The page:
Only a few weeks before Toyota yanks the sheets off the final version of its FCV-R hydrogen-powered Fuel Cell Hybrid Vehicle at the 2013 Tokyo Motor Show in late November, the Japanese carmaker released images of a camouflaged prototype of the production model.
The first comment we’re going to make concerns the 2015 FCV-R’s appearance, which even though covered under swirly wraps, is clearly more conservative in a Prius-meets-old-Corolla kind of fashion than the futuristic 2011 FCV-R development concept.
The FCV-R is scheduled to go on sale in select countries in 2015, with Toyota targeting annual sales of between 5,000 and 10,000 cars. The Japanese automaker hasn’t announced final pricing yet, but Chris Hostetter, group vice president of strategic planning for Toyota USA, told reporters earlier this year that the car should cost between $50,000 and $100,000.
To reduce costs from the million-dollar mark several years ago, the FCV-R will utilize components from Toyota’s parts bin, including a modified version of the Prius’ Hybrid Synergy Drive system, in which a fuel cell and the conventional fuel tank with high-pressure hydrogen tanks replace the conventional petrol engine. The Prius also loans its electrical components and 21kW battery to store energy recovered by the regenerative braking system.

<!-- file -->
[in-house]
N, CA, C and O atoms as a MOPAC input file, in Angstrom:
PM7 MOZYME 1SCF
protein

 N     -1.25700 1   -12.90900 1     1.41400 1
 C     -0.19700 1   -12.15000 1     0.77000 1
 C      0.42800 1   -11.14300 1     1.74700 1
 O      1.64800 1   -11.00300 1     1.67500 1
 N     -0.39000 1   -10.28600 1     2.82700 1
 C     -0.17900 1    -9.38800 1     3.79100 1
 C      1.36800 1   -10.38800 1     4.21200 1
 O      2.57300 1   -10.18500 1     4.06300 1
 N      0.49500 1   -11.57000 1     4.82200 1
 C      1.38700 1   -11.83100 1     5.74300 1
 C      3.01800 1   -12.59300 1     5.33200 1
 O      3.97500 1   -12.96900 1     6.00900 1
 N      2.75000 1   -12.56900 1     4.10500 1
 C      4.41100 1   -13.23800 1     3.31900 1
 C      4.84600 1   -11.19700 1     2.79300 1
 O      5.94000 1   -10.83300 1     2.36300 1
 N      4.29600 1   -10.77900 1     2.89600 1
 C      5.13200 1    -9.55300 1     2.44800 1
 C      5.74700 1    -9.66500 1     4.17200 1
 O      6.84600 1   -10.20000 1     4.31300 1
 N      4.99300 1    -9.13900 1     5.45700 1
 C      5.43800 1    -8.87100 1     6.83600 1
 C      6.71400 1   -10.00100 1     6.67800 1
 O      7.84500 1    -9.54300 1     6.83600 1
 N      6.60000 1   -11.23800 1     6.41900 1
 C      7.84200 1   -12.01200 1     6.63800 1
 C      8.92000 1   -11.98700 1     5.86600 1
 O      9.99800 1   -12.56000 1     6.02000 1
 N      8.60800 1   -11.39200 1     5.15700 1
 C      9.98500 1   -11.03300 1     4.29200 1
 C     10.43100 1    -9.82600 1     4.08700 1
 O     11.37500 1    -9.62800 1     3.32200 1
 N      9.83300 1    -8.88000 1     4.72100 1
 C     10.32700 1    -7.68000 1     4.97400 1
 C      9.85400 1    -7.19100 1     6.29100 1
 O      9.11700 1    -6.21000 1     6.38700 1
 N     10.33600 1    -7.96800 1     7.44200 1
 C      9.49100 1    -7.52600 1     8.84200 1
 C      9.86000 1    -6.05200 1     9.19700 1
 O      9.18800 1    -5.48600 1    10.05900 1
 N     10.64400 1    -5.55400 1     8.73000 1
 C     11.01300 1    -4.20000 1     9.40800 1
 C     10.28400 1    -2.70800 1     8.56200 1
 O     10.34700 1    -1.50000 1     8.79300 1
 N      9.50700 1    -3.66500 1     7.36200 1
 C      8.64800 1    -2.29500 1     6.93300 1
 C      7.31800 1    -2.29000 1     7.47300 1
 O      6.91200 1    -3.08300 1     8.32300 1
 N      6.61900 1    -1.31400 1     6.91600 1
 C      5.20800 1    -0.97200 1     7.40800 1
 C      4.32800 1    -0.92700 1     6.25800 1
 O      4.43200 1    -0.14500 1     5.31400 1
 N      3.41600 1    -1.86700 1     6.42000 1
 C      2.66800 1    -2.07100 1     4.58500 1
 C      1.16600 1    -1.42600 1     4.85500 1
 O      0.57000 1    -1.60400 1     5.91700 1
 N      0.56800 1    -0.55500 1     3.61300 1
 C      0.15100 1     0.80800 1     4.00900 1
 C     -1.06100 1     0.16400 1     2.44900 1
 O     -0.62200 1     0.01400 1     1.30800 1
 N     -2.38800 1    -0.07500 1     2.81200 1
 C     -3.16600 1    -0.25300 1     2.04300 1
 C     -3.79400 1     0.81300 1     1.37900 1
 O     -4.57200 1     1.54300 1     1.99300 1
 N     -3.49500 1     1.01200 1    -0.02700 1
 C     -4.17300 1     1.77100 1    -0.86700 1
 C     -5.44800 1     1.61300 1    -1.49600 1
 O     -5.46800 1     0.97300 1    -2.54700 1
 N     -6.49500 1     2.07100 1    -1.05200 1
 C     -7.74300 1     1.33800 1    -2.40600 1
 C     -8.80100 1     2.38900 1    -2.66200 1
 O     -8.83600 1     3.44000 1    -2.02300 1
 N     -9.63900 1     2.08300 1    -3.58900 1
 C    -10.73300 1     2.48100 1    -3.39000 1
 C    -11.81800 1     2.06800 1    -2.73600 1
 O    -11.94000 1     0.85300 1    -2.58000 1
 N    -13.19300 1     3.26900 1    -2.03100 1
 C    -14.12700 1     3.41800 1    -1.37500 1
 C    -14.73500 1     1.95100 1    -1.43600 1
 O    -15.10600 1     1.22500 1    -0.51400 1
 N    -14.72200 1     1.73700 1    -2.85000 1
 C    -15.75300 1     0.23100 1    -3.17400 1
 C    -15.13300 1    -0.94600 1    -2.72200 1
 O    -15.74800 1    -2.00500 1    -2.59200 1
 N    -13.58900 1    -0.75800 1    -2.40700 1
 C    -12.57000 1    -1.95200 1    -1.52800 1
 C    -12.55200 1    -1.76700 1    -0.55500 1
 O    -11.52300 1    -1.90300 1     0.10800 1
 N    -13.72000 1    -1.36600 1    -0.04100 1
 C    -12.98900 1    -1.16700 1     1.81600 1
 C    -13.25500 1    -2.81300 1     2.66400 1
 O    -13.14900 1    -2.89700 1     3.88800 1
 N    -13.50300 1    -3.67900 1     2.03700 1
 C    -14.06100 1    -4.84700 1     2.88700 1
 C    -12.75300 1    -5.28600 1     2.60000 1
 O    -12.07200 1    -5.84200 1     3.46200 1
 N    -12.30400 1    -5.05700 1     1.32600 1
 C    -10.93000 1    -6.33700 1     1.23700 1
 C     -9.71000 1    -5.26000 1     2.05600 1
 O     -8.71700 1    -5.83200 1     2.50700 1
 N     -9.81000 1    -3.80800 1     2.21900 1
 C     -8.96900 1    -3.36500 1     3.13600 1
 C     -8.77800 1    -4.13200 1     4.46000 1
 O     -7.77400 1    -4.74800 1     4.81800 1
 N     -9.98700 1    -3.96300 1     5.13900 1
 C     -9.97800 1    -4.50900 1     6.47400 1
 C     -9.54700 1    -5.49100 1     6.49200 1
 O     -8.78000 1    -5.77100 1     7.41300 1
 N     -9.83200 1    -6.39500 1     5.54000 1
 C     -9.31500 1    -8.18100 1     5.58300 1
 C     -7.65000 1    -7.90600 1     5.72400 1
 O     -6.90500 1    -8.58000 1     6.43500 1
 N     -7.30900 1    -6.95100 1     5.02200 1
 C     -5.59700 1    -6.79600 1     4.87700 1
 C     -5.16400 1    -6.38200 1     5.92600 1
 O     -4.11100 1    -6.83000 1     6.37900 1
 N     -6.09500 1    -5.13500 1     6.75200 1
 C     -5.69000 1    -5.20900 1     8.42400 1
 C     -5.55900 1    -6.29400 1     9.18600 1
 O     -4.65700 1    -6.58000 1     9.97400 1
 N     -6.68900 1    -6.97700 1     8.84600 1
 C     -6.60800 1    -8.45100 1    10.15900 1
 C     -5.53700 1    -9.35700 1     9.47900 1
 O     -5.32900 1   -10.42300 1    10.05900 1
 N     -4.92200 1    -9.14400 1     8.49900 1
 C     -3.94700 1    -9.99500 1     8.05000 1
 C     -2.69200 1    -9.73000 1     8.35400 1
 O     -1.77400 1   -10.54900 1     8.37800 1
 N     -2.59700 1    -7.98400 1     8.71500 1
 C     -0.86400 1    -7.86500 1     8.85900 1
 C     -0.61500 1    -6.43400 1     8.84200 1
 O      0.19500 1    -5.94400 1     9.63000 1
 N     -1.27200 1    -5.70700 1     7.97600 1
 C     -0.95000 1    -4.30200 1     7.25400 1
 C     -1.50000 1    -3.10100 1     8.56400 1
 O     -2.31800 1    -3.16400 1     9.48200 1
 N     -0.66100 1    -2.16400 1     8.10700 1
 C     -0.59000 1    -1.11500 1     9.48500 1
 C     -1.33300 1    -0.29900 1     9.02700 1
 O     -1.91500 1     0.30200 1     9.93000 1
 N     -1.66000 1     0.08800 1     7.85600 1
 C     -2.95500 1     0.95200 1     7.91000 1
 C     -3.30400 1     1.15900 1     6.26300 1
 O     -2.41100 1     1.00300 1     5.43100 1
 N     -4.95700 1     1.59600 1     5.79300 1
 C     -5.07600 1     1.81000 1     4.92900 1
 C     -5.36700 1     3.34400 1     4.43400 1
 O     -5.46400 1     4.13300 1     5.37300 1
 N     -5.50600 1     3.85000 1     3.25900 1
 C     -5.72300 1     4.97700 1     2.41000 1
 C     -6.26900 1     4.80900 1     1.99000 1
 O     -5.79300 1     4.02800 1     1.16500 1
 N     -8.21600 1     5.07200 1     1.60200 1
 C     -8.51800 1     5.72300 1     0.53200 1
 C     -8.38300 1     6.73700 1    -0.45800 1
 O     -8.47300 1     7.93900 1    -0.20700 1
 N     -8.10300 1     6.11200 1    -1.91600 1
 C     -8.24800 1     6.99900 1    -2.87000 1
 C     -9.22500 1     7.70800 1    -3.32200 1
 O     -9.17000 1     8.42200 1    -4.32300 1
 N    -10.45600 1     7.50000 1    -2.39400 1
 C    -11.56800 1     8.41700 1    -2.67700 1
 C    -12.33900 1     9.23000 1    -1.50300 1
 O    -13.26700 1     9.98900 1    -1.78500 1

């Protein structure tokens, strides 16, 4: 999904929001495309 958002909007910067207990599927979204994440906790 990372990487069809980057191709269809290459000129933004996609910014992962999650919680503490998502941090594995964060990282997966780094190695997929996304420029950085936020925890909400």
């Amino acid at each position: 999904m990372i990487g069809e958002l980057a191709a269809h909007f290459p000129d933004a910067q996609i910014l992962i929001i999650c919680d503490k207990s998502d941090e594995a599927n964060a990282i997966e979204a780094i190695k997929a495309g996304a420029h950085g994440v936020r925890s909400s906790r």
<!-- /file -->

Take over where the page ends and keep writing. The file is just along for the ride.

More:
At last month’s Frankfurt Motor Show, Toyota said that in recent tests, the FCV-R returned a maximum driving range of 420 miles (about 680 kilometers) with zero CO2, NOx or particulate matter emissions.